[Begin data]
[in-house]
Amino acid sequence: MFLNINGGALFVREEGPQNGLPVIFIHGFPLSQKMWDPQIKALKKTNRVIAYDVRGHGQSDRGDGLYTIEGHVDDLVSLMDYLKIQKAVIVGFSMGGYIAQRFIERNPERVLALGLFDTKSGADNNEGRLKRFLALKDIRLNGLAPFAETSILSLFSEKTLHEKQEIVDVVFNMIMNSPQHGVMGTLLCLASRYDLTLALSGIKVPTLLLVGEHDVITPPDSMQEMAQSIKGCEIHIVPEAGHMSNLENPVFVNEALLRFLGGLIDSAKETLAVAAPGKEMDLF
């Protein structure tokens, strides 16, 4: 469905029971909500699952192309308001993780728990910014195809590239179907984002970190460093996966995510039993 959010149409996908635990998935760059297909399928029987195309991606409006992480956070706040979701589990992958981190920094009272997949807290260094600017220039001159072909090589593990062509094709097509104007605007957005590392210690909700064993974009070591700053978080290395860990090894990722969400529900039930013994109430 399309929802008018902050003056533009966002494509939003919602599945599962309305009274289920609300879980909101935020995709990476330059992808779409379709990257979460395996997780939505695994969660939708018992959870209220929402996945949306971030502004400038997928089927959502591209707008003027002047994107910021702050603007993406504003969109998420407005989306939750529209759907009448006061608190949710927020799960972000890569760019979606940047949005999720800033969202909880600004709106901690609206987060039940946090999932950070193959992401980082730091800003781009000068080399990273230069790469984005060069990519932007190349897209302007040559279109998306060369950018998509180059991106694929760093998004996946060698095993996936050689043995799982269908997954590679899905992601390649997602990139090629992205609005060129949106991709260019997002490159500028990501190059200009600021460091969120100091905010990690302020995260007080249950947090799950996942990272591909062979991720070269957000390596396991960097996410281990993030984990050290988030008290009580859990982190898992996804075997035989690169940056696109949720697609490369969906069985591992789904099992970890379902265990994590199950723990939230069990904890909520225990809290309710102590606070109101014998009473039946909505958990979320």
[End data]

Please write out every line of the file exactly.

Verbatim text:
[in-house]
Amino acid sequence: MFLNINGGALFVREEGPQNGLPVIFIHGFPLSQKMWDPQIKALKKTNRVIAYDVRGHGQSDRGDGLYTIEGHVDDLVSLMDYLKIQKAVIVGFSMGGYIAQRFIERNPERVLALGLFDTKSGADNNEGRLKRFLALKDIRLNGLAPFAETSILSLFSEKTLHEKQEIVDVVFNMIMNSPQHGVMGTLLCLASRYDLTLALSGIKVPTLLLVGEHDVITPPDSMQEMAQSIKGCEIHIVPEAGHMSNLENPVFVNEALLRFLGGLIDSAKETLAVAAPGKEMDLF
């Protein structure tokens, strides 16, 4: 469905029971909500699952192309308001993780728990910014195809590239179907984002970190460093996966995510039993 959010149409996908635990998935760059297909399928029987195309991606409006992480956070706040979701589990992958981190920094009272997949807290260094600017220039001159072909090589593990062509094709097509104007605007957005590392210690909700064993974009070591700053978080290395860990090894990722969400529900039930013994109430 399309929802008018902050003056533009966002494509939003919602599945599962309305009274289920609300879980909101935020995709990476330059992808779409379709990257979460395996997780939505695994969660939708018992959870209220929402996945949306971030502004400038997928089927959502591209707008003027002047994107910021702050603007993406504003969109998420407005989306939750529209759907009448006061608190949710927020799960972000890569760019979606940047949005999720800033969202909880600004709106901690609206987060039940946090999932950070193959992401980082730091800003781009000068080399990273230069790469984005060069990519932007190349897209302007040559279109998306060369950018998509180059991106694929760093998004996946060698095993996936050689043995799982269908997954590679899905992601390649997602990139090629992205609005060129949106991709260019997002490159500028990501190059200009600021460091969120100091905010990690302020995260007080249950947090799950996942990272591909062979991720070269957000390596396991960097996410281990993030984990050290988030008290009580859990982190898992996804075997035989690169940056696109949720697609490369969906069985591992789904099992970890379902265990994590199950723990939230069990904890909520225990809290309710102590606070109101014998009473039946909505958990979320």